By David Porter, Financial Planning Consultant, Armstrong Watson LLP

AS was widely expected, the Chancellor’s Spending Review passed without any of the previously mooted tax announcements.

However, whilst the economic financial focus is very much on survival, the Chancellor has frequently indicated that a day of reckoning is on the horizon and there were some ‘subtle hints’ as to what may come.

One key potential change was revealed in the documents released alongside the recent Spending Review. This would see the value of millions of future retirees’ pensions reduced due to a planned change in the way pension payments are to be calculated from 2030.

The overall rise in the cost of living is currently calculated using various measures, including the Retail Prices Index (RPI) measure of inflation, which has long been argued is no longer a valid measure of inflation and as a result, come 2030 RPI is likely to be aligned with new measure of inflation called CPIH - the Consumer Prices Index (CPI) plus Housing costs.

Many people with defined benefit or final salary pension schemes currently see their pension payments increase each year in line with the cost of living. If annual increases in pension scheme payments become less generous, overall income will reduce as a result. If we look at the current rates provided by the Office of National Statistics (November 2020) we can see the difference; RPI is currently 1.3%, whereas CPI is only 0.9% i.e. around 30% less.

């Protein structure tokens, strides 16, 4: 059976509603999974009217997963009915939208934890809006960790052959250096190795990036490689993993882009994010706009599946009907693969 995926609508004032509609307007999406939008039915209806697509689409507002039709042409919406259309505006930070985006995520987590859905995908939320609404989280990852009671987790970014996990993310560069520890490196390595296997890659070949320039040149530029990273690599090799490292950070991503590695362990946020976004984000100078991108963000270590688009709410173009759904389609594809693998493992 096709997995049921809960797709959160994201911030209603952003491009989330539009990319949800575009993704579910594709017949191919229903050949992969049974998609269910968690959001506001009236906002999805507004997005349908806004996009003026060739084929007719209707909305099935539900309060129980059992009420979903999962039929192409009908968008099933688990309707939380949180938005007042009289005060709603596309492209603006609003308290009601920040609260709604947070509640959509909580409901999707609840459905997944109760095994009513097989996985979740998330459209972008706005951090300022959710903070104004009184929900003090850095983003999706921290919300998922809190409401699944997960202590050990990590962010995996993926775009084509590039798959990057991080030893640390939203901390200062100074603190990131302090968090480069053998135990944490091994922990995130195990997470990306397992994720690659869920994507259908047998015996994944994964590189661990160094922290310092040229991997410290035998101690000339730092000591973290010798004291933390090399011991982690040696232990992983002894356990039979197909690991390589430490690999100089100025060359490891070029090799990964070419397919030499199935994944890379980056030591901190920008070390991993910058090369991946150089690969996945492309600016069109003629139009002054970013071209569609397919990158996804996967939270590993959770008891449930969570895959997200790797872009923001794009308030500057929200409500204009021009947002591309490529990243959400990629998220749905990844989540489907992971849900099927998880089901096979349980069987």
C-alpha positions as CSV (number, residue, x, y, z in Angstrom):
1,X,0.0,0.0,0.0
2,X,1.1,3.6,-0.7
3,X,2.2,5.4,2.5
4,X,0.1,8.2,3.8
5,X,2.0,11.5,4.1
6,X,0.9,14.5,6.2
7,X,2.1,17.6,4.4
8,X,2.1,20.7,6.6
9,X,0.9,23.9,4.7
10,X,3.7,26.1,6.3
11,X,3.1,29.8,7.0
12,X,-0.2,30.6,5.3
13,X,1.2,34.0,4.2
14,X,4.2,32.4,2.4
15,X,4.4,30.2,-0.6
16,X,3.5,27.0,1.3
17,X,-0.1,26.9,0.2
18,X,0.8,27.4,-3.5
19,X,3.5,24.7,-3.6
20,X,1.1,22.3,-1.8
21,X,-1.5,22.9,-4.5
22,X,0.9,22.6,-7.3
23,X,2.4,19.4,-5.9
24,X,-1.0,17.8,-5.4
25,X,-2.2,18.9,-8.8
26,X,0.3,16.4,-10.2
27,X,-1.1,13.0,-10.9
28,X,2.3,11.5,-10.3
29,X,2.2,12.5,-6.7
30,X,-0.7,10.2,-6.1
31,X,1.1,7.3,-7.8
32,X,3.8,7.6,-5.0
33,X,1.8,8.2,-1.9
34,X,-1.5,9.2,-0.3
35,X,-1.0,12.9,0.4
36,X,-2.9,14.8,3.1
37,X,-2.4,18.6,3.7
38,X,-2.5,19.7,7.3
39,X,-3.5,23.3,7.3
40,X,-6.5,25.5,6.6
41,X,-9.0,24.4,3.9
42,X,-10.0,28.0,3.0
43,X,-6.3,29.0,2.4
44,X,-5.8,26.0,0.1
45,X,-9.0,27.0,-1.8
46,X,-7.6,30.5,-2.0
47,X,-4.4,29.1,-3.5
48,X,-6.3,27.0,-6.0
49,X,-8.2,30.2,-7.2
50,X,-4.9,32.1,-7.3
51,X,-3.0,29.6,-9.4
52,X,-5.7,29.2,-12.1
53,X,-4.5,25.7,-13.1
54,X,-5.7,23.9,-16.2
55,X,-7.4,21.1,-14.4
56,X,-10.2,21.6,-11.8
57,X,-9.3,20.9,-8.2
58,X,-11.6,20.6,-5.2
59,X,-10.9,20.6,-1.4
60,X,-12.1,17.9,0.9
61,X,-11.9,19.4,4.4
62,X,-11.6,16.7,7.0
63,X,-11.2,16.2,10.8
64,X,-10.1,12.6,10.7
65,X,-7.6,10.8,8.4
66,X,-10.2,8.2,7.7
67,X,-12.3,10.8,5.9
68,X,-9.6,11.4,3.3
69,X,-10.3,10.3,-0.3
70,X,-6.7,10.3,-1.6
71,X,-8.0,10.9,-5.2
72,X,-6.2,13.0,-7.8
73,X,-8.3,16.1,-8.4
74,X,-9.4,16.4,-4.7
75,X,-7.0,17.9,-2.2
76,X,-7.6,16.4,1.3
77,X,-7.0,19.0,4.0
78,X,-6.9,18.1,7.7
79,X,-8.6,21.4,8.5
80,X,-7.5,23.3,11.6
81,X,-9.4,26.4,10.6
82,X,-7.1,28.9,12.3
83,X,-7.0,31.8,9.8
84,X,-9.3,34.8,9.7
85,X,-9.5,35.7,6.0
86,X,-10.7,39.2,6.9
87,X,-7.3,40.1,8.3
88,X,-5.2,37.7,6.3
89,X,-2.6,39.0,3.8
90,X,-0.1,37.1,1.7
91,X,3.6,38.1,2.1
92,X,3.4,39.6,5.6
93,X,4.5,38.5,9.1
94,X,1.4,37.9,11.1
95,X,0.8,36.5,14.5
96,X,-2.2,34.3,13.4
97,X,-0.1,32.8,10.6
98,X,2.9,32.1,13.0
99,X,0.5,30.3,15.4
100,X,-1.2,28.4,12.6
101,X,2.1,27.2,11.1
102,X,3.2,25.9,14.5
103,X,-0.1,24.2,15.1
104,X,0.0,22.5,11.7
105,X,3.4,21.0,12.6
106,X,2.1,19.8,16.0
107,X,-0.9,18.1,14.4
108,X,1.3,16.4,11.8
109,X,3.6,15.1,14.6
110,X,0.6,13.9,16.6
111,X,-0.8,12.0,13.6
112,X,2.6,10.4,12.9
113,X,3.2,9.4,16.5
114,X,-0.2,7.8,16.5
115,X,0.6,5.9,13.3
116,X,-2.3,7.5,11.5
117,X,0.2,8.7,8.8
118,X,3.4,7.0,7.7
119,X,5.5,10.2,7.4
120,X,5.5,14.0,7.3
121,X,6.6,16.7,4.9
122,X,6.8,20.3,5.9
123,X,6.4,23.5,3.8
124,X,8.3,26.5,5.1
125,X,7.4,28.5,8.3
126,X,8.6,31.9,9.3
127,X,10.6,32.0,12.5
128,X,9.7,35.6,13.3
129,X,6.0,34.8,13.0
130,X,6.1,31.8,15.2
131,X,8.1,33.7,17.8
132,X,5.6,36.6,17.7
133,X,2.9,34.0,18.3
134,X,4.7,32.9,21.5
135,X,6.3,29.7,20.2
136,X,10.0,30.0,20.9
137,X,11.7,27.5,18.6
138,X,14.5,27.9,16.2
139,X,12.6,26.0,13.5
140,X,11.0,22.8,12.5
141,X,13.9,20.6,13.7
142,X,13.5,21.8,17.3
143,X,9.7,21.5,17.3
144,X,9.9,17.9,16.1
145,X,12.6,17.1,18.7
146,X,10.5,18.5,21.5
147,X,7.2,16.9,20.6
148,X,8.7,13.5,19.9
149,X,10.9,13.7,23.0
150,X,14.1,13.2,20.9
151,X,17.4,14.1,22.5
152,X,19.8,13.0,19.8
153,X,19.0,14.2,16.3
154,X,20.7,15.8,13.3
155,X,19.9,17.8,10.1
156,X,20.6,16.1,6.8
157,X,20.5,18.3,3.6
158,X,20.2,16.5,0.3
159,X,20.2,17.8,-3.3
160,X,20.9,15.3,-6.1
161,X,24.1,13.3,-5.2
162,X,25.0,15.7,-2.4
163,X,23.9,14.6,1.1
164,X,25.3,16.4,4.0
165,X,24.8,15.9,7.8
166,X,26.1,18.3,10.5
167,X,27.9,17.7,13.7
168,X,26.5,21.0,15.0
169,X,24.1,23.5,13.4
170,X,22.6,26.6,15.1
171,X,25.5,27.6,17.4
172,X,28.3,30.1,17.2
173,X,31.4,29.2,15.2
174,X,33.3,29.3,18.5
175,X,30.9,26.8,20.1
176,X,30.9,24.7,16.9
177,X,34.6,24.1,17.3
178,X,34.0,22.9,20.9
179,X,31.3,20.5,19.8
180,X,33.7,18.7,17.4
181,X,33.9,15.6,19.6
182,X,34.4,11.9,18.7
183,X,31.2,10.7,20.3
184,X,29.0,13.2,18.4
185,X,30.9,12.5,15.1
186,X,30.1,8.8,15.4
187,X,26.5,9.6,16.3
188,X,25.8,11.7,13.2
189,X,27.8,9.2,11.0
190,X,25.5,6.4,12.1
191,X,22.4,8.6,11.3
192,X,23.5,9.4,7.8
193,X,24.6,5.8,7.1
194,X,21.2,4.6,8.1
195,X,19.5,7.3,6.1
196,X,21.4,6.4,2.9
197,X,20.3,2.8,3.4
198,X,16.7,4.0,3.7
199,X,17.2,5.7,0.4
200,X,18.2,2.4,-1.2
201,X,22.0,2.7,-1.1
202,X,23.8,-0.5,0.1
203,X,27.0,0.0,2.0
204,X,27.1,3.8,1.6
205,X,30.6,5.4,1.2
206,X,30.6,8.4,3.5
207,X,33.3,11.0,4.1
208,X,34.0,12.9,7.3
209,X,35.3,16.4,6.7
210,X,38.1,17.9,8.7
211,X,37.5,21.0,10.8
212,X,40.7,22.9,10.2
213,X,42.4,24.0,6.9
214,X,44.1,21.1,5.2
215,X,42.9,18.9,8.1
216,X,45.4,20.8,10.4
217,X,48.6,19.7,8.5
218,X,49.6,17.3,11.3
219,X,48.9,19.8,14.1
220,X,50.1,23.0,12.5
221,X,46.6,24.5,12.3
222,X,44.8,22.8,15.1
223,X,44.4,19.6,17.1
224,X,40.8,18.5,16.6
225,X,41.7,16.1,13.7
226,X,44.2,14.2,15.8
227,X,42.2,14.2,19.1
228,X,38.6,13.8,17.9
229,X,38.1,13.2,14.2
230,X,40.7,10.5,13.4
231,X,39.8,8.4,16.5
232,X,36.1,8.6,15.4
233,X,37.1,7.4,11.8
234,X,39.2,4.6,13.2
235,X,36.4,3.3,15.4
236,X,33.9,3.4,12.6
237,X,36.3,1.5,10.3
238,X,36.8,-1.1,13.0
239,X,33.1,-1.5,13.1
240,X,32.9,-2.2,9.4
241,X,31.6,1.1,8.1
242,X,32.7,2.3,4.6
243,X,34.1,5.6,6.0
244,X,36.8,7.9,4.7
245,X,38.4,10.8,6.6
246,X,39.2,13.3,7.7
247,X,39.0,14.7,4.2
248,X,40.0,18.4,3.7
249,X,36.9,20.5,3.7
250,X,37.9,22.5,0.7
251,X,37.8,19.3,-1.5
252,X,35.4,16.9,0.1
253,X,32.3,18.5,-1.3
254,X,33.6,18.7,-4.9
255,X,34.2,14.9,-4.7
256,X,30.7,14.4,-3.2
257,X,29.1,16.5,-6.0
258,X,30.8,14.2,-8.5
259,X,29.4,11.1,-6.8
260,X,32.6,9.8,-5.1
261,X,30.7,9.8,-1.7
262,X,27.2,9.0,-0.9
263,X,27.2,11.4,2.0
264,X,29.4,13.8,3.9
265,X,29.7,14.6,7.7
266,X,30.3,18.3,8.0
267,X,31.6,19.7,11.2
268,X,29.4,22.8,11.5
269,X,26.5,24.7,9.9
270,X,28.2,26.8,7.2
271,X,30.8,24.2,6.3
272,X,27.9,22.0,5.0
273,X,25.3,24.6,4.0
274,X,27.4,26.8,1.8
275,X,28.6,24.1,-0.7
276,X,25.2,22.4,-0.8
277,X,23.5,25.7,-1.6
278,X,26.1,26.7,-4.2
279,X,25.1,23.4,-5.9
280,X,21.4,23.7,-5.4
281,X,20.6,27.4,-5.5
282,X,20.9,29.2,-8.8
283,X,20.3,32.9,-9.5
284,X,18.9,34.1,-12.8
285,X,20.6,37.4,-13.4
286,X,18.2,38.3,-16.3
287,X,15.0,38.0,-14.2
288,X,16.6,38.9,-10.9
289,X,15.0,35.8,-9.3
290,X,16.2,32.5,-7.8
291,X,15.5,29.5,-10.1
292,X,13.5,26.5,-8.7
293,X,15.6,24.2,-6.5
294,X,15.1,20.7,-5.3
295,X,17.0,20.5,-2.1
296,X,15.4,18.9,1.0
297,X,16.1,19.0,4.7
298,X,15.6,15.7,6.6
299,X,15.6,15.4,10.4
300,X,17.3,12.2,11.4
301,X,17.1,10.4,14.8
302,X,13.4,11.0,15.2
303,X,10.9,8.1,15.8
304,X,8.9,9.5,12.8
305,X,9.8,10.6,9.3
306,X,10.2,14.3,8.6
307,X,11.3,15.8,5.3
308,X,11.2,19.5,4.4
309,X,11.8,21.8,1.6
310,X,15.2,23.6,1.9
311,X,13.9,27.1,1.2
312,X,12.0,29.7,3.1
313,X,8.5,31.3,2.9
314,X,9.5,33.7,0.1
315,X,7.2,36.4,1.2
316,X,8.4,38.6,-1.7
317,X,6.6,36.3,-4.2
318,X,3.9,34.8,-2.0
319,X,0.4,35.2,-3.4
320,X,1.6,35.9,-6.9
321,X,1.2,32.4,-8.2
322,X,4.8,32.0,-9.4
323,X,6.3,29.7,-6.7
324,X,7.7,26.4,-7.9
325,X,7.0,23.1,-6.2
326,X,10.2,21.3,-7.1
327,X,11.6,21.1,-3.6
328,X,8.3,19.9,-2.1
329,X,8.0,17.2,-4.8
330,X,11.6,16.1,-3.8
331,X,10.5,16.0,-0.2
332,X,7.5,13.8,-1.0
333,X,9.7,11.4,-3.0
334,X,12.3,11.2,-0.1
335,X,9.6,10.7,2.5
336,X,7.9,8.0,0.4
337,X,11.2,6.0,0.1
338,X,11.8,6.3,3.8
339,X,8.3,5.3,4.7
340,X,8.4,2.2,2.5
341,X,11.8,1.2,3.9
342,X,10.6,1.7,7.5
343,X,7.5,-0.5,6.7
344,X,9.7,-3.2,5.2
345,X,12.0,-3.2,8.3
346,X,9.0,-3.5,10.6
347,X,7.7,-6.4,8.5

Women (who usually live longer), new or future retirees would be affected most, according to the Pensions Policy Institute. Over time, the value of these pensions for individuals could be thousands of pounds less than expected.

Industry experts have warned that this change could cost savers and investors up to £122 Billion and leave pension schemes around £80 Billion worse off. This is because this potential reform also needs consideration from an investor perspective. All pension funds also hold index-linked gilts - government debt currently linked to RPI inflation - and these would also become less valuable if this change progresses. Conversely, pension funds would also pay out less to members in retirement, so the direct impact of the funds will depend on the mix of their investments and what they have to pay out to pensioners.

We expect over the coming years there are likely to be future changes to pension allowances, tax reliefs and the rules surrounding pensions. This latest change is an early signal in this direction. However, if you plan ahead for retirement you are much more likely to be better prepared and more comfortable as a result. For support and advice to help plan for your retirement contact David Porter on 0776 695 3454 or email